A forensic examination showed that the pilot of Malaysia Airlines flight MH370 conducted a flight simulation on his home computer that closely matched the suspected route of the missing aircraft, according to a confidential report obtained by New York Magazine.
The confidential document from the Malaysian police investigation into the disappearance of the aircraft showed that Captain Zaharie Ahmad Shah, 53, conducted a simulated flight deep into the remote southern Indian Ocean less than a month before the plane vanished under uncannily similar circumstances, the New York Magazine said, citing the report issued on Friday.
The revelation, which Malaysia withheld from a lengthy public report on the investigation, is the strongest evidence yet that Zaharie made off with the plane in a premeditated act of mass murder-suicide.
The document presented the findings of the Malaysian police’s investigation into Zaharie. It revealed that after the plane disappeared in March 2014, Malaysia turned over to the Federal Bureau of Investigation (FBI) hard drives that Zaharie used to record sessions on an elaborate home-built flight simulator.
The FBI was able to recover six deleted data points that had been stored by the Microsoft Flight Simulator X programme in the weeks before MH370 disappeared with 239 people on board on its way to Beijing from Kuala Lumpur, the New York magazine quoted the document as saying.
Each point recorded the airplane’s altitude, speed, direction of flight, and other key parameters at a given moment.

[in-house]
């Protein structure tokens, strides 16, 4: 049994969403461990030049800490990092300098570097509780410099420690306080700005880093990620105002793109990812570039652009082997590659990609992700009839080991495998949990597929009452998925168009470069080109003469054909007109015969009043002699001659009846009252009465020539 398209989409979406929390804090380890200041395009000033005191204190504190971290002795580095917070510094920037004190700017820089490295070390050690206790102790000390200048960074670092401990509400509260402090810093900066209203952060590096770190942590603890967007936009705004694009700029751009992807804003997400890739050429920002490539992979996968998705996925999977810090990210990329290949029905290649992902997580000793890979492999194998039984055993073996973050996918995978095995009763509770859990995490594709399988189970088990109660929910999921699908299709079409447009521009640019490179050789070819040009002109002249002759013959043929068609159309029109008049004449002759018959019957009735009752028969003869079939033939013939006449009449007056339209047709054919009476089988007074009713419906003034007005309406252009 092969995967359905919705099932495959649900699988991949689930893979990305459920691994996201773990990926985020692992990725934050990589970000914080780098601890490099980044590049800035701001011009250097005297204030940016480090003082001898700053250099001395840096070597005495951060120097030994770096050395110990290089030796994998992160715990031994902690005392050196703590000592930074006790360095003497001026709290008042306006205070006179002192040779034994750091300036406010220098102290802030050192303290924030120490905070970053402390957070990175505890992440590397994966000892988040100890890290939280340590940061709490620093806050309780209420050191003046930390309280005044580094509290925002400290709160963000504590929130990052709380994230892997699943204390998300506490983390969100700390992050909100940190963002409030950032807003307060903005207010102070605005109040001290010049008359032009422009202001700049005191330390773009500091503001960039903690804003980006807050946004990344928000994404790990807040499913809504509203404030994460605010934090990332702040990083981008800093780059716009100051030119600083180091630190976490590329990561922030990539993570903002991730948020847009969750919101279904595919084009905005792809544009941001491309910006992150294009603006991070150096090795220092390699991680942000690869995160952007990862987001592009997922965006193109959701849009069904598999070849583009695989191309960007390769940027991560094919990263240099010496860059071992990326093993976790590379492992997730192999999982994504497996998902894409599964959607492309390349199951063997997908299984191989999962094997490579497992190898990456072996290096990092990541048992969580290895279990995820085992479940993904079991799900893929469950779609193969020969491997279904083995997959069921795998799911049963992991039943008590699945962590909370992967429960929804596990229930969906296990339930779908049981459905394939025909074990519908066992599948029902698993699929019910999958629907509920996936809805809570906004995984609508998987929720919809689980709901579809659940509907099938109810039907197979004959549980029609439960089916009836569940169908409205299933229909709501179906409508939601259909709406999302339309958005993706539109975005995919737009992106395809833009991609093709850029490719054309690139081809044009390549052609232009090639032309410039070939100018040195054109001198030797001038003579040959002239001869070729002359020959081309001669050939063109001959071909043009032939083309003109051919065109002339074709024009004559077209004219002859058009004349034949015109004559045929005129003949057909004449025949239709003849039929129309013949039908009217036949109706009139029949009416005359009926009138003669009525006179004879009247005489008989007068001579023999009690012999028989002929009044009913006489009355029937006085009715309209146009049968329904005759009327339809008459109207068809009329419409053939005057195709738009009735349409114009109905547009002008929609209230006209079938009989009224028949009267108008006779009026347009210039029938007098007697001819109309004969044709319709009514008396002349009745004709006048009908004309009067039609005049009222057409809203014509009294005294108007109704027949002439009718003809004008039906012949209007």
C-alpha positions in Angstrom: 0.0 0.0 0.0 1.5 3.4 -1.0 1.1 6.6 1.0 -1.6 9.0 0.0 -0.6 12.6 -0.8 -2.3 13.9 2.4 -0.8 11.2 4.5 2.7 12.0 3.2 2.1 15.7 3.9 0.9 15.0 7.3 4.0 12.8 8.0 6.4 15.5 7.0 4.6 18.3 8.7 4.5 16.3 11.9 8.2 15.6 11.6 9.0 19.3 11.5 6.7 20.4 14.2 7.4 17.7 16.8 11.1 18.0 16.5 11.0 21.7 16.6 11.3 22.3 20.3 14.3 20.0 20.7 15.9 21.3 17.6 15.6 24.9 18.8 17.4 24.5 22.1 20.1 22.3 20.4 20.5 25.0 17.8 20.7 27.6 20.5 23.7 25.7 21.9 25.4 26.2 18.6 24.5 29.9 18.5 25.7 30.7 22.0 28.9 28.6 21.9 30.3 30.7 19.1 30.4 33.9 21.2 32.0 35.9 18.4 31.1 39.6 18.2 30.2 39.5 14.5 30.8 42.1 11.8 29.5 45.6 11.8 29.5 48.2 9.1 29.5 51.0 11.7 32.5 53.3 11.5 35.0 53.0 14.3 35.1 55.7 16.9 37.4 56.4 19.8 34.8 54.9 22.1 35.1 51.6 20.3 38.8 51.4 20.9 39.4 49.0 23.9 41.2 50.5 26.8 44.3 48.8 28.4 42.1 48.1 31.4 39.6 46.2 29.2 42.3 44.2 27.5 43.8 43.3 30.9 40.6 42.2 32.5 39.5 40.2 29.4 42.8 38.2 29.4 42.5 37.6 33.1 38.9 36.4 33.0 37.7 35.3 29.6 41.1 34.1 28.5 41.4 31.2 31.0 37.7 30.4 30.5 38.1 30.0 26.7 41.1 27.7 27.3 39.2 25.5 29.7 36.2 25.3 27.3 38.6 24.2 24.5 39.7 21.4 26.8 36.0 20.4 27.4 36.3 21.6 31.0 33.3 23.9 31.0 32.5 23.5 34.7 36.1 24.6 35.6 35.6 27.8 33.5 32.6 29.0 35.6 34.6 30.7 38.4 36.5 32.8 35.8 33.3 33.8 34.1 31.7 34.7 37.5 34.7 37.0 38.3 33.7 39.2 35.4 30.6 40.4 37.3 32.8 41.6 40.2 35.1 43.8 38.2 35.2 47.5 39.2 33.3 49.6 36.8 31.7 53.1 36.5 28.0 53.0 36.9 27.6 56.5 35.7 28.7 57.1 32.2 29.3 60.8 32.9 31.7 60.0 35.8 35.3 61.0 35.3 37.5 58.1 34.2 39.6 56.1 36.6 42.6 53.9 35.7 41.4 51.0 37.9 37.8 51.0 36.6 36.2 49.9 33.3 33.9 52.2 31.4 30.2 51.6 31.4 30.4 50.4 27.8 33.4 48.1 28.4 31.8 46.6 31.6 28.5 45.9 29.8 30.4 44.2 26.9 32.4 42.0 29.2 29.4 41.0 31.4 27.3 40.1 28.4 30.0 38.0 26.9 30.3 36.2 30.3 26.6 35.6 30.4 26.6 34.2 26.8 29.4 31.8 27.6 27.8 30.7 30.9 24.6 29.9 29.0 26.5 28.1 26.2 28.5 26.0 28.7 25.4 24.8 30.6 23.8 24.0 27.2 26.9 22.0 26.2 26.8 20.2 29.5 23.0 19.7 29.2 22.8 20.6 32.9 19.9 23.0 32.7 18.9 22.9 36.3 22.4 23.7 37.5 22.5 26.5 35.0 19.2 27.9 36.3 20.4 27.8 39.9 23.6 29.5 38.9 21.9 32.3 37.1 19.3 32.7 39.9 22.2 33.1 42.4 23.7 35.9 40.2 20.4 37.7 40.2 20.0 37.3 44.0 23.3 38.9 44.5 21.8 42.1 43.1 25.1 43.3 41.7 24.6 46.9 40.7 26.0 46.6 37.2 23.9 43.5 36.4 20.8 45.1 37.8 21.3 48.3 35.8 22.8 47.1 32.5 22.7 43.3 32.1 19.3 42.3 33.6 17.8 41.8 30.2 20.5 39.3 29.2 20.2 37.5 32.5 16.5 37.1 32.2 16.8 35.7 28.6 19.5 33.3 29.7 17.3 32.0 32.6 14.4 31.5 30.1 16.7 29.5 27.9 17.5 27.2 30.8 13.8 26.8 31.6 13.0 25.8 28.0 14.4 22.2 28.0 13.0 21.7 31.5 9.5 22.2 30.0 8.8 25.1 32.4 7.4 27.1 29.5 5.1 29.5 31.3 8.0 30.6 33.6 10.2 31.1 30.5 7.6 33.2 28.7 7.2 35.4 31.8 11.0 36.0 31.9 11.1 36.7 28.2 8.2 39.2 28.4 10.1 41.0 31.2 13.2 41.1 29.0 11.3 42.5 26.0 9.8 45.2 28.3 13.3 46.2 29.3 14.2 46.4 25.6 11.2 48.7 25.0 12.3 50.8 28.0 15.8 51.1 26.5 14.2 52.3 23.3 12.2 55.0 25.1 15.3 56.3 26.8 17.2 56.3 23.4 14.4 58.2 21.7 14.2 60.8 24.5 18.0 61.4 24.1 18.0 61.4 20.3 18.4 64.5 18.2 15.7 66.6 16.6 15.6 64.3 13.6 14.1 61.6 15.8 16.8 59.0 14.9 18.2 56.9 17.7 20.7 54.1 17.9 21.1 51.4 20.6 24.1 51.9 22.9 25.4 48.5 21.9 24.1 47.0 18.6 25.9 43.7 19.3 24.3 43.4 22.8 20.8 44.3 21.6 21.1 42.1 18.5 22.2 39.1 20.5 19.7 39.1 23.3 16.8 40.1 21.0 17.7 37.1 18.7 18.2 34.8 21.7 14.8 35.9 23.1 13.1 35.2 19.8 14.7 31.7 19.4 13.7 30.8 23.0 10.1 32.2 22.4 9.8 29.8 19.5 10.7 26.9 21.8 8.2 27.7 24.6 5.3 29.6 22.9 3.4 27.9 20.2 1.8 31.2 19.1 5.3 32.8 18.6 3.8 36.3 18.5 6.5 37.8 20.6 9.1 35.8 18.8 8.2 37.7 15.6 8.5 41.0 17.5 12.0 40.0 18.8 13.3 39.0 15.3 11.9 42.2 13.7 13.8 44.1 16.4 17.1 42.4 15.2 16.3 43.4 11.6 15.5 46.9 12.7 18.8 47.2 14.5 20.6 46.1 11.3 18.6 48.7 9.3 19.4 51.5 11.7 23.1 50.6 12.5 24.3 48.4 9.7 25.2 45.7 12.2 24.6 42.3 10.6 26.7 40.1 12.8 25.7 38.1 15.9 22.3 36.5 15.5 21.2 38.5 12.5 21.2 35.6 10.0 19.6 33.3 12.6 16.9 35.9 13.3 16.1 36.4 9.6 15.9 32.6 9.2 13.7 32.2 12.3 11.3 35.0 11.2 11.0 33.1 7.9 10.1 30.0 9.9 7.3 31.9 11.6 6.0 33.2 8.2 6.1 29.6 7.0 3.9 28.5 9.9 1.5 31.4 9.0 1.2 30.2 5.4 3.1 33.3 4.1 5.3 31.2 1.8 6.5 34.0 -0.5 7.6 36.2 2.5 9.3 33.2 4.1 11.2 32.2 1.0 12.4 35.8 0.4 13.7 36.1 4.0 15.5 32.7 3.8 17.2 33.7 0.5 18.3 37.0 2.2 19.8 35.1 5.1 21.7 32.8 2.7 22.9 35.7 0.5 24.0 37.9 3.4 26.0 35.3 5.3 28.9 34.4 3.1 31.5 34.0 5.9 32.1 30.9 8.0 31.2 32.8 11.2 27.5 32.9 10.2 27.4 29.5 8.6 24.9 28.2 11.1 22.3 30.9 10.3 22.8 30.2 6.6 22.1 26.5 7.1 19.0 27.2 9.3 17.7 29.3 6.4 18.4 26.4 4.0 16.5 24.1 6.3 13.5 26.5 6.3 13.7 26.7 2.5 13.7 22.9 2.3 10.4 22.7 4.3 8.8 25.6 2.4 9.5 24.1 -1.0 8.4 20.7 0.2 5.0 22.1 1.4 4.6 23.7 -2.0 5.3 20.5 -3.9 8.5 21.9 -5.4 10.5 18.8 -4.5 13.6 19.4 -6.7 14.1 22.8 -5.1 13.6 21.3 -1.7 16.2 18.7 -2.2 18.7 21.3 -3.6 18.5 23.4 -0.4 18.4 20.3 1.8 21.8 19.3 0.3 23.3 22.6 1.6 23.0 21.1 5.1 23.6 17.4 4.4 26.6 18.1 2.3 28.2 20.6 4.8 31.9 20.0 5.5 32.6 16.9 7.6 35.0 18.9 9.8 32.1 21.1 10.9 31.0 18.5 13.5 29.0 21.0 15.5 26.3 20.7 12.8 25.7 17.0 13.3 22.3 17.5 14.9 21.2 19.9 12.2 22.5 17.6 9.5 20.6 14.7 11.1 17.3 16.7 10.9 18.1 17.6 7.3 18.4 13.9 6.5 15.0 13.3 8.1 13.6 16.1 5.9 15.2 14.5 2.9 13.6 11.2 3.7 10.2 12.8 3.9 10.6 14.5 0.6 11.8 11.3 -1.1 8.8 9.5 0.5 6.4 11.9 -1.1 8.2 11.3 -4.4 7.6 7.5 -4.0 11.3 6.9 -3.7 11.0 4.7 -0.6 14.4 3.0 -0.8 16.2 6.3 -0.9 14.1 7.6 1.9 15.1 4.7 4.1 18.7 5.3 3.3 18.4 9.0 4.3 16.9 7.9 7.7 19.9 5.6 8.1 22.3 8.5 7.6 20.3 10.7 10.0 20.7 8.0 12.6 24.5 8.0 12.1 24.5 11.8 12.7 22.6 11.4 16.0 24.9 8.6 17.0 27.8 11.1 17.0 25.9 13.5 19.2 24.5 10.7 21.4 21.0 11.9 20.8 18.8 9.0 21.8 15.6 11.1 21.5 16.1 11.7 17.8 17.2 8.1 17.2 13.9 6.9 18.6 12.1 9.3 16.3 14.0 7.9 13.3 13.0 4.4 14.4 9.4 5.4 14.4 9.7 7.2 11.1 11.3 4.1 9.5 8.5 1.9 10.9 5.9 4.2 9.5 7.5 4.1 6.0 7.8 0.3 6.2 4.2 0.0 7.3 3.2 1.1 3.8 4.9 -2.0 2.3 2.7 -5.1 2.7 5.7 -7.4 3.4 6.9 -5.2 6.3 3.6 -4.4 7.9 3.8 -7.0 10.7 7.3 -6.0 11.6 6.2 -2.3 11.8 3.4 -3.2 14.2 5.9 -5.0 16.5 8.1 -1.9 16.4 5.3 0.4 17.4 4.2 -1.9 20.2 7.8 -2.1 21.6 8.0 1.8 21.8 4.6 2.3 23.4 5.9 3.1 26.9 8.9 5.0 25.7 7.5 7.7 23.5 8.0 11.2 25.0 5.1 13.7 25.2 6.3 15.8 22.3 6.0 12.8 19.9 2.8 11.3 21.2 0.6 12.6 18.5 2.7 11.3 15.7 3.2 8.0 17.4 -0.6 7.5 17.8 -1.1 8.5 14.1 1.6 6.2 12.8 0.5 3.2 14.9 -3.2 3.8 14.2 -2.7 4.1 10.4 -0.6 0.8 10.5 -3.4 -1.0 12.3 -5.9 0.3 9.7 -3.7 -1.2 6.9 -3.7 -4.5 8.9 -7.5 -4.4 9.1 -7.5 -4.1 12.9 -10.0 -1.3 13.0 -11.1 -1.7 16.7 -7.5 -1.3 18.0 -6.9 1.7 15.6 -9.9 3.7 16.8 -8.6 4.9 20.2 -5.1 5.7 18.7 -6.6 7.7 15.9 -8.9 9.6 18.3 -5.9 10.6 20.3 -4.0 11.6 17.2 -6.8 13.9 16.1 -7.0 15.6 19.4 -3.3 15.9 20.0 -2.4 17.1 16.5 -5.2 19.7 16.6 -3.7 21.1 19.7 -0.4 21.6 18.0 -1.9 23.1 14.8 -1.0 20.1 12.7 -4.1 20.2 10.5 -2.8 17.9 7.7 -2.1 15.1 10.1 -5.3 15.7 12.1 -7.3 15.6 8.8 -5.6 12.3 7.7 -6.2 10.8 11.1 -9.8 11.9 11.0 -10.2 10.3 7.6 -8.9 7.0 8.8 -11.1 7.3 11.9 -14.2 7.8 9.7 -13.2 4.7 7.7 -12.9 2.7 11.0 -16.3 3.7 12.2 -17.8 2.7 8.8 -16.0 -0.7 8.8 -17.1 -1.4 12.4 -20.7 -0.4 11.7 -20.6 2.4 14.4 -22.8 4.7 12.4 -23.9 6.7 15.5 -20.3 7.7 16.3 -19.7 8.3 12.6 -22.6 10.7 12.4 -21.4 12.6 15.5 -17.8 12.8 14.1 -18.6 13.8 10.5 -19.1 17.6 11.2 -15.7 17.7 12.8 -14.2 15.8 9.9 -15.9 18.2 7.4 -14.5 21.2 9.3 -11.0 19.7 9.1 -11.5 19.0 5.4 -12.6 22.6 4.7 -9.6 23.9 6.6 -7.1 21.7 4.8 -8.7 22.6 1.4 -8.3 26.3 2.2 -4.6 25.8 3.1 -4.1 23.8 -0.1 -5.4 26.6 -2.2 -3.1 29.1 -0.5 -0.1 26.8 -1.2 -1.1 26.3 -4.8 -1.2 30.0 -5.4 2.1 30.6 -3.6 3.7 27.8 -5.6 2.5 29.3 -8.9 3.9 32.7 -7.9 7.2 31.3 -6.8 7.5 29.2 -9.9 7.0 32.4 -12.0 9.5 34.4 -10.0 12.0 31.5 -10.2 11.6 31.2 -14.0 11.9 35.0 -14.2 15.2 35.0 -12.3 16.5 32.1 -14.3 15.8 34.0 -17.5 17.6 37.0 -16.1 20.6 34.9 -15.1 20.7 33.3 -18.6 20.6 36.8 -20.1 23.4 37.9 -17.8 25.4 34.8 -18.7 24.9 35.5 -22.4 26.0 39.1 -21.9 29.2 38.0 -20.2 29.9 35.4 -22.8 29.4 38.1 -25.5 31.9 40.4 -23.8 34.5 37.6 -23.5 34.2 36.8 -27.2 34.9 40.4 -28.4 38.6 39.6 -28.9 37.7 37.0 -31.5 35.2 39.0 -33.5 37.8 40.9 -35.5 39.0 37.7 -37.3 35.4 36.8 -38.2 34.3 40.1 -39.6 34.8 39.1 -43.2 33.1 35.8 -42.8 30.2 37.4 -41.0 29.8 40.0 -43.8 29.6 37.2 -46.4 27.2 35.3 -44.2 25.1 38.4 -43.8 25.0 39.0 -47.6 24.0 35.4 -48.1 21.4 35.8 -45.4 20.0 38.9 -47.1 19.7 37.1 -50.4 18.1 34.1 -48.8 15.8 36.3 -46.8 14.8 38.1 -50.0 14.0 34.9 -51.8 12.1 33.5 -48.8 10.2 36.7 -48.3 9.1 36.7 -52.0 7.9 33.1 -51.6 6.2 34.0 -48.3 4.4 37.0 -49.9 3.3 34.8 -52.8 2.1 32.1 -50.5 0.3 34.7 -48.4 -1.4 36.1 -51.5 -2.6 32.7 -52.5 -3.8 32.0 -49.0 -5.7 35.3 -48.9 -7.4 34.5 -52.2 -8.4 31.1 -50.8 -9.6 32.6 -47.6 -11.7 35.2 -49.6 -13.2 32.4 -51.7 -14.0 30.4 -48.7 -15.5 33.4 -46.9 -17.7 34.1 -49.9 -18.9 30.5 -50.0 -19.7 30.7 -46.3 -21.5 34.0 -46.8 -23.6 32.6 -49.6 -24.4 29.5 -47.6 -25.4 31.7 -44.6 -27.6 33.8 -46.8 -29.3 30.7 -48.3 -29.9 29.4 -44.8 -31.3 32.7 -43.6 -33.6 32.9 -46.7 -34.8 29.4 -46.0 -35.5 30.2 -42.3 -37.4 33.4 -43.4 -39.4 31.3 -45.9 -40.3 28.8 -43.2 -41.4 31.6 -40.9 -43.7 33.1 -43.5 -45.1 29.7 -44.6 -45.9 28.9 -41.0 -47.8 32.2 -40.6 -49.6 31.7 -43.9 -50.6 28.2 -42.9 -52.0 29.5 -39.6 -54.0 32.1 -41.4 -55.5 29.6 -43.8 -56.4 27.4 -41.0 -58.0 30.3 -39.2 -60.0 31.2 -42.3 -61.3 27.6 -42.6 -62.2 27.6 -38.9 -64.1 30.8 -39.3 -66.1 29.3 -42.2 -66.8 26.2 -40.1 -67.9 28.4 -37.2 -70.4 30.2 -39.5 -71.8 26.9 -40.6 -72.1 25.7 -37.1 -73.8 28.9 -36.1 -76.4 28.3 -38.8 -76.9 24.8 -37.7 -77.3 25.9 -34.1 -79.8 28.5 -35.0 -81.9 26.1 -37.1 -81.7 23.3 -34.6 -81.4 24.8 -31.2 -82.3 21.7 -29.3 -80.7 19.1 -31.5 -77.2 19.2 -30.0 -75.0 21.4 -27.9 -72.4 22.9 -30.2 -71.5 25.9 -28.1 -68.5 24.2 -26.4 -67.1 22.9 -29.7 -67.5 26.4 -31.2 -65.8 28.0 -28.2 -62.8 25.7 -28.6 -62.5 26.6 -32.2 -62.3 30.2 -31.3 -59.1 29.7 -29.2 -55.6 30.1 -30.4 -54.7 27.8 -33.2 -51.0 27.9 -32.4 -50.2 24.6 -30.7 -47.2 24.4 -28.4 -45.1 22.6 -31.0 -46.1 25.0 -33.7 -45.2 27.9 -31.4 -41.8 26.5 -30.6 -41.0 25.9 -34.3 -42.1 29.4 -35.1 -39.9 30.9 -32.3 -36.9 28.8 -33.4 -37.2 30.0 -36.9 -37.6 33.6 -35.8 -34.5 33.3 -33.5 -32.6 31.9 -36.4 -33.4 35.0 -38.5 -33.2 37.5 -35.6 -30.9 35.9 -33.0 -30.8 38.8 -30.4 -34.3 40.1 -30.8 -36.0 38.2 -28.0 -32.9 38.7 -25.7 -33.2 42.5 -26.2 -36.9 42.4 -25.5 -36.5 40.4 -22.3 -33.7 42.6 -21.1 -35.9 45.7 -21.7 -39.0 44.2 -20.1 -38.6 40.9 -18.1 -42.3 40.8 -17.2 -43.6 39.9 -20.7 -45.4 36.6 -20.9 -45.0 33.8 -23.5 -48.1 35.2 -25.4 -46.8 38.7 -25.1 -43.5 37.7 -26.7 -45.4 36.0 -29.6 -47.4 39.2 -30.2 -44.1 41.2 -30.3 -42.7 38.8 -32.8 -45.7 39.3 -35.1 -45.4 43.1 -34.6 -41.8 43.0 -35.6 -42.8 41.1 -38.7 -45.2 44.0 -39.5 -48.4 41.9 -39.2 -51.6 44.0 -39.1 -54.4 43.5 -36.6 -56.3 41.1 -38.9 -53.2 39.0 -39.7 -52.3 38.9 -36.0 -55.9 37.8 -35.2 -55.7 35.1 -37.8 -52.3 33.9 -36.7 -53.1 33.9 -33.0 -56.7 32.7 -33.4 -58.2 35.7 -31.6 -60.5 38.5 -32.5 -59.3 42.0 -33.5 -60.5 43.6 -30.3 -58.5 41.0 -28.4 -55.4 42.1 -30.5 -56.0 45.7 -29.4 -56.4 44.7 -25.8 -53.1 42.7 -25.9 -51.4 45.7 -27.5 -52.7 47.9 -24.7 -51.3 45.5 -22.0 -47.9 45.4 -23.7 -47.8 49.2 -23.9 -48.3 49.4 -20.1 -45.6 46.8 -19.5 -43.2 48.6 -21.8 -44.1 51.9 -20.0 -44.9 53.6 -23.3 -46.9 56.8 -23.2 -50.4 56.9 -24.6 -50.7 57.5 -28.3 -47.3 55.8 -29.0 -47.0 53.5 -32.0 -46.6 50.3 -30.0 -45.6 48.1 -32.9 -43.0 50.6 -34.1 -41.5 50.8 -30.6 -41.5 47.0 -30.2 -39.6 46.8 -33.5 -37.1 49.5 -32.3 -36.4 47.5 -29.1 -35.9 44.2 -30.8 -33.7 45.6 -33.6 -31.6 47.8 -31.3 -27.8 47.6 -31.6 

According to the document, these points showed a flight that departs Kuala Lumpur, heads northwest over the Malacca Strait, then turns left and heads south over the Indian Ocean, continuing until fuel exhaustion over an empty stretch of sea, the magazine said.
Search officials believed that MH370 followed a similar route, based on signals the plane transmitted to a satellite after ceasing communications and turning off course. The actual and the simulated flights were not identical, though, with the simulated endpoint some 900 miles from the remote patch of southern ocean area where officials believe the plane went down, the document noted.
Rumours have long circulated that the FBI had discovered such evidence, but Malaysian officials made no mention of the find in the otherwise detailed report into the investigation, “Factual Information,” that was released on the first anniversary of the disappearance, it added.
From the beginning, Zaharie has been a primary suspect, but until now no hard evidence implicating him has emerged.
Zaharie, had been a pilot with Malaysia Airlines since 1981. He was a captain on the 777 for more than 15 years, CNN reported.
He was exceptionally experienced -- a training captain who was paired with 27-year-old first officer Fariq Ab Hamid.
Hamid was transitioning to the 777 fleet and MH370 was one of his first flights in that aircraft.
On Friday, the governments of Malaysia, Australia and China said the search of the ill-fated would be suspended but not end “in the absence of credible new evidence leading to the identification of a specific location of the aircraft,” CNN added.